Digital technologies mediate how we interact and communicate. We now have access to multiple devices that help us navigate our networks. A myriad sources of information fan out at the touch of a finger: we can read, write, filter, and diffuse content as we go through our daily activities. Engaging with online technologies reinforces the ties that make our opinions and actions interdependent. Online networks are at center of some of the most important social phenomena of our time, from the rise of massive protests and political movements, to the swift diffusion of information and tidal opinion change. At DiMeNet (/daɪmnet/), we aim to advance our theoretical understanding of these phenomena. We analyze how we interact, communicate, and organize by reconstructing the behavioral traces we leave online. Our research applies tools developed in the fields of network science, data mining, and computational social science — knowing that digital media has changed not just how we communicate, but also how we can conduct research.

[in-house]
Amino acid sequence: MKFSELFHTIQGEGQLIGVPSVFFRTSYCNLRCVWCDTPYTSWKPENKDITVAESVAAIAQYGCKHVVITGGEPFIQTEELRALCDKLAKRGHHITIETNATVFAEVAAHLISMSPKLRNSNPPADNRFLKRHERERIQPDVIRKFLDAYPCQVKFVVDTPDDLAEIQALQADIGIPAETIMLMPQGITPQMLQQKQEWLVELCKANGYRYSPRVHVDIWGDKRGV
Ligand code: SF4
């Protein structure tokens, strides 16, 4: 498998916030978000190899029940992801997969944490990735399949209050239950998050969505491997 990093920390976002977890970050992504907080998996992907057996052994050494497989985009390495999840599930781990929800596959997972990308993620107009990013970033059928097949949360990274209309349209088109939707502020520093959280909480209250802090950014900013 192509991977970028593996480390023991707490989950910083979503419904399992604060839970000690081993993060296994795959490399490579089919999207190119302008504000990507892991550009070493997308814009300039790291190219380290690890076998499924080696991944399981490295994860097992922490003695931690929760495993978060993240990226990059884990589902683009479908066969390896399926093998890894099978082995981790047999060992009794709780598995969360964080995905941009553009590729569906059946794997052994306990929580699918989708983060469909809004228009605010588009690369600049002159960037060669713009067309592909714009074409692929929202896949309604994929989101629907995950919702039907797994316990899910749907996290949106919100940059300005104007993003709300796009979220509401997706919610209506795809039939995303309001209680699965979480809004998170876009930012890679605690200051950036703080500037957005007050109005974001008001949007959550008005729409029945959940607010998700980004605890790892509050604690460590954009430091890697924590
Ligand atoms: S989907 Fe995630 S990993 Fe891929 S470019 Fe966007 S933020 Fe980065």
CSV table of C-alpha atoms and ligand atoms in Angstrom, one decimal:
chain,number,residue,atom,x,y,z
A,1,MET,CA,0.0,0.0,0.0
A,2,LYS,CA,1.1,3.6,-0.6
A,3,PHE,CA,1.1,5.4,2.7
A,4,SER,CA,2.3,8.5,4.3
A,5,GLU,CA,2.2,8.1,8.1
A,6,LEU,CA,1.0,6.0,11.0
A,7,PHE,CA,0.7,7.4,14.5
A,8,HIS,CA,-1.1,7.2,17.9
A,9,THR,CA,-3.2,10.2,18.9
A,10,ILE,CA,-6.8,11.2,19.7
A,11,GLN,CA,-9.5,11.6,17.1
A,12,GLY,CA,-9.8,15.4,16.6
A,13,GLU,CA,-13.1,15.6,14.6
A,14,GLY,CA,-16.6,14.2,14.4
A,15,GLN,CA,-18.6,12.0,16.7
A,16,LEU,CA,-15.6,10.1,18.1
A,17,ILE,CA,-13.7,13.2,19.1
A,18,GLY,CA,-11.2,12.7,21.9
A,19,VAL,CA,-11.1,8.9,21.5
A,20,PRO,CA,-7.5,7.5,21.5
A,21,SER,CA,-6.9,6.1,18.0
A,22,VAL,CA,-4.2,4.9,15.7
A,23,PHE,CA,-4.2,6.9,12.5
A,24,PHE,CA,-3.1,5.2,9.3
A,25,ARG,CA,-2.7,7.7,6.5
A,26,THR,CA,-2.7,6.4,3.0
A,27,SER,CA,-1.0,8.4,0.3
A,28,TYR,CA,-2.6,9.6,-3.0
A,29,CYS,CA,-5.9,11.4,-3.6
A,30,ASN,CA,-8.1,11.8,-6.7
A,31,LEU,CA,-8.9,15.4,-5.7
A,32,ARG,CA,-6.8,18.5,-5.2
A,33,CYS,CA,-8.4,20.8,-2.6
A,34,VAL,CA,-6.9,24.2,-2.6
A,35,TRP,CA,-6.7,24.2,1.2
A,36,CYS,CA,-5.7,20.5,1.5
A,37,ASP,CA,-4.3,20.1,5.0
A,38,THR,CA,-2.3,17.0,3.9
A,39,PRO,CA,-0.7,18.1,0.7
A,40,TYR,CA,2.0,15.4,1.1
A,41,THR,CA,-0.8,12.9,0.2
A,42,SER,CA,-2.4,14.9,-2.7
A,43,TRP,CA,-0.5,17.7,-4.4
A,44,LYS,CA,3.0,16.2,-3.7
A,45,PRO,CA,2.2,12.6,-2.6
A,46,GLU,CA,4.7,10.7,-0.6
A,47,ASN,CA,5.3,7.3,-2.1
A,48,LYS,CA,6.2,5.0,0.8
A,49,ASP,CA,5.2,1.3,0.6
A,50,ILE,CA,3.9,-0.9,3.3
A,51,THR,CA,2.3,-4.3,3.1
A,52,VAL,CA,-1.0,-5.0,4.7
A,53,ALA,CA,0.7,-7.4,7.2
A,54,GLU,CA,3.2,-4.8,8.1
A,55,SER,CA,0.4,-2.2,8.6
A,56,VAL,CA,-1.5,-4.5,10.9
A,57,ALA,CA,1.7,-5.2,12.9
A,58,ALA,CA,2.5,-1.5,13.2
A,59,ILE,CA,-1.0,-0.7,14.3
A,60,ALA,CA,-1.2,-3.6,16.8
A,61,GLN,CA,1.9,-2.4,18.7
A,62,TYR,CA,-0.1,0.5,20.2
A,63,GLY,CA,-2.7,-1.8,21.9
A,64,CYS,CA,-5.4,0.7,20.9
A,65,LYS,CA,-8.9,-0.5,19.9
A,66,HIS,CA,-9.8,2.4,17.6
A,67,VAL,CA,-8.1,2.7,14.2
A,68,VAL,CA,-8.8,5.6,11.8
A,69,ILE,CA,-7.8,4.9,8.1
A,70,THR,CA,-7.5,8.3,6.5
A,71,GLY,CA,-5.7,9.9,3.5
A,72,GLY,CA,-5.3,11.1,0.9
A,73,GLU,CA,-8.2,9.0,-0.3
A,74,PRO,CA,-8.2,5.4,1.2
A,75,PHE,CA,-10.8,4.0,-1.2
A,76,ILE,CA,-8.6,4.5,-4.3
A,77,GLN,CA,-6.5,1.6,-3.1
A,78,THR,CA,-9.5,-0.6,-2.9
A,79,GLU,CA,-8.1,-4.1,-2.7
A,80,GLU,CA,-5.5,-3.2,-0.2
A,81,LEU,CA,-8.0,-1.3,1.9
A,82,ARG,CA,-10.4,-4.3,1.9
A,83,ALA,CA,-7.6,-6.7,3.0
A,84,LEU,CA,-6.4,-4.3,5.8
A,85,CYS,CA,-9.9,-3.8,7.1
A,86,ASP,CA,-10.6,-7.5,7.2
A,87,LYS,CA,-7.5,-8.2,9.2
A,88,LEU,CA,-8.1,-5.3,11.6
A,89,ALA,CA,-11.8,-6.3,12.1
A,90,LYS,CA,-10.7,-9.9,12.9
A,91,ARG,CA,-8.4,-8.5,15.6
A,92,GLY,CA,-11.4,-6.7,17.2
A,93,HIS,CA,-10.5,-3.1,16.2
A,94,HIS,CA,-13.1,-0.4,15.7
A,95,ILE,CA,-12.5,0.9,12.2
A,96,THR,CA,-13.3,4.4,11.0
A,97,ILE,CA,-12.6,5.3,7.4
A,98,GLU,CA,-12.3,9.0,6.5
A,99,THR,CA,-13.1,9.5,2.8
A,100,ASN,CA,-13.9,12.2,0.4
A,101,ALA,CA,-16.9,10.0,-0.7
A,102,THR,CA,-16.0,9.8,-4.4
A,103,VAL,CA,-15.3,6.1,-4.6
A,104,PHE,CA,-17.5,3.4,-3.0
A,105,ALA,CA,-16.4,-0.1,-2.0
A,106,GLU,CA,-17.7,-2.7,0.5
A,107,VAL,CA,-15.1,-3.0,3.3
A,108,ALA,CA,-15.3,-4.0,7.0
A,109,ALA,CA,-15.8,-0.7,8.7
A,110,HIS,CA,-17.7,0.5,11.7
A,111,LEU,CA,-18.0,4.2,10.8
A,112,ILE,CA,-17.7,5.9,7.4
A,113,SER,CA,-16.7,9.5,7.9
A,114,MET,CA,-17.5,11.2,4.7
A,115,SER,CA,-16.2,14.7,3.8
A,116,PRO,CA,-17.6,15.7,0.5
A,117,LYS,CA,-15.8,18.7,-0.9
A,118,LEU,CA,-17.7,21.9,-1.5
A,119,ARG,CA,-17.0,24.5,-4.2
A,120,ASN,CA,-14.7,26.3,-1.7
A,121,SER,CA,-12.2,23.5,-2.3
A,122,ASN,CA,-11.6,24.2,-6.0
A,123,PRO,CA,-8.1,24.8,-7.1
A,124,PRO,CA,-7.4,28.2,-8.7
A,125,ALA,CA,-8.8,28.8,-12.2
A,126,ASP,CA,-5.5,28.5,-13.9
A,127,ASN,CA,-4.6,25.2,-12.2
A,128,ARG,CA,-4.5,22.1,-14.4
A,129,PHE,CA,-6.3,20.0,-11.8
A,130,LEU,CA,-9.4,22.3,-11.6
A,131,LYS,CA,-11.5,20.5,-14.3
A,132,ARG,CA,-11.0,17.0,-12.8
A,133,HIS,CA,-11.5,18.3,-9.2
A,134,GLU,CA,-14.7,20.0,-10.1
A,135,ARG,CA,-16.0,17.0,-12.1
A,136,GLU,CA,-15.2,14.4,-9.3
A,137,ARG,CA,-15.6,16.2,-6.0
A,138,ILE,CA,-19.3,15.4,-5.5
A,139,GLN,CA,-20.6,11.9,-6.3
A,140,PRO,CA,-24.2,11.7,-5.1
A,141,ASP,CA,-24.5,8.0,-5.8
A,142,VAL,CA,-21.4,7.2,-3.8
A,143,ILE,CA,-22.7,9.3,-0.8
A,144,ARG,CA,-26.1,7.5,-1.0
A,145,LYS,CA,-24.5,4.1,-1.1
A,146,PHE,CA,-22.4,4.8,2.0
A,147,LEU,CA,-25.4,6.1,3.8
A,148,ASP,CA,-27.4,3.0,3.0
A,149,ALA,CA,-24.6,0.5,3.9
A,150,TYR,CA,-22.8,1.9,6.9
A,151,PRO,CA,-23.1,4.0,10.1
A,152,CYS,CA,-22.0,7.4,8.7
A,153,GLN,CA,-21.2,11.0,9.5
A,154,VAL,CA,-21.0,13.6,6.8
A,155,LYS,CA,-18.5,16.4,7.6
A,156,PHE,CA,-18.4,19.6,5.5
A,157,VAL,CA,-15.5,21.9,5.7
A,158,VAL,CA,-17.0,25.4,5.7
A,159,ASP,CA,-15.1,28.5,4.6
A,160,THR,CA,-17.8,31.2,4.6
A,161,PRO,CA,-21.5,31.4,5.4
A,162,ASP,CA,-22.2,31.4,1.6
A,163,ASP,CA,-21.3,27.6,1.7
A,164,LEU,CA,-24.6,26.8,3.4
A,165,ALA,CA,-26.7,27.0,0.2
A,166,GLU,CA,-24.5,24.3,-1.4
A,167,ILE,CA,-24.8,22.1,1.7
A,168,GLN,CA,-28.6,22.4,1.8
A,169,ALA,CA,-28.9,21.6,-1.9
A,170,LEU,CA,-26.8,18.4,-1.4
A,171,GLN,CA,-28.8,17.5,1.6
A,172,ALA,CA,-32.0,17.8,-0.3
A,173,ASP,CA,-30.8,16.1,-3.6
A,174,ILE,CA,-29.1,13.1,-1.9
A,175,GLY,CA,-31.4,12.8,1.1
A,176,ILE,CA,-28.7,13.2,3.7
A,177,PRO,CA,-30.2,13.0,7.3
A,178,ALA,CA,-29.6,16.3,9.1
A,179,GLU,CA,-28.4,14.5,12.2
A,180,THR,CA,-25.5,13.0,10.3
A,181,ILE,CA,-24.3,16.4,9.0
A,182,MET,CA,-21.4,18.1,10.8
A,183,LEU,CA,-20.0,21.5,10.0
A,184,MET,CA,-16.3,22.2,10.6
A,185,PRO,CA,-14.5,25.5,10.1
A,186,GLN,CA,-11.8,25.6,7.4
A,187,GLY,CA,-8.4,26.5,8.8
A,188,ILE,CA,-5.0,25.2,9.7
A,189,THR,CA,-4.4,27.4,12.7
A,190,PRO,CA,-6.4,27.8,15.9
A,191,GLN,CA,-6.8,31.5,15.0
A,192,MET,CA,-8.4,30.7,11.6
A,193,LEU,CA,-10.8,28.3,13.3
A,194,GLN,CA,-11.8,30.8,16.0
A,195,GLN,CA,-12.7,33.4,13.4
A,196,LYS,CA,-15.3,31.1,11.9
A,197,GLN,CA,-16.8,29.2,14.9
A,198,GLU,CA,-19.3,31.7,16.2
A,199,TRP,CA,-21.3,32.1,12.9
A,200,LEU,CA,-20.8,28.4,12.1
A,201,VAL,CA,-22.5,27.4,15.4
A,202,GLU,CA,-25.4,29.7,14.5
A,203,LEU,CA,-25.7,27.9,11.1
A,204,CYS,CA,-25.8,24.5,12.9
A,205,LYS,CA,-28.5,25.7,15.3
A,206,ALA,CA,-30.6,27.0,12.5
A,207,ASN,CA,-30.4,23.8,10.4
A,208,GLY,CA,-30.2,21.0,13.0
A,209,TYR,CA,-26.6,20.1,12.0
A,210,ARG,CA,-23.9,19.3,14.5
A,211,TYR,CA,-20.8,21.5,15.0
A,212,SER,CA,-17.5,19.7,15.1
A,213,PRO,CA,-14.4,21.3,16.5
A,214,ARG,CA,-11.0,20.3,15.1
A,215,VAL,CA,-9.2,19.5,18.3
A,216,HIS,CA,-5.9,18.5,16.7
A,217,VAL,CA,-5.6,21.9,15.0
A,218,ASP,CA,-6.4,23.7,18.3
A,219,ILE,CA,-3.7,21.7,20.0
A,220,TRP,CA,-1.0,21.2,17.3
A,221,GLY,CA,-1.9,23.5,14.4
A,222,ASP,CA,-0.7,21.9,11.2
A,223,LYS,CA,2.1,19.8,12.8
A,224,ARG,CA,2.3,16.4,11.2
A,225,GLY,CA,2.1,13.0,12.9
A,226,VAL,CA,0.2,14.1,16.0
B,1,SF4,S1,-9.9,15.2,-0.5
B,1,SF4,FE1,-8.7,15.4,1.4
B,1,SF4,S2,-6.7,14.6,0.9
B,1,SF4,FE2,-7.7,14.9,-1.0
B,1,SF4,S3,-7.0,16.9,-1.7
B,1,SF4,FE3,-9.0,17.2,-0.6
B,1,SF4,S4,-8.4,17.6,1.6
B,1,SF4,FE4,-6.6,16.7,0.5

To find examples of our work go to the research page or go to news to find a sample of our activities. (And thanks to RSA Animate for inspiring our video!)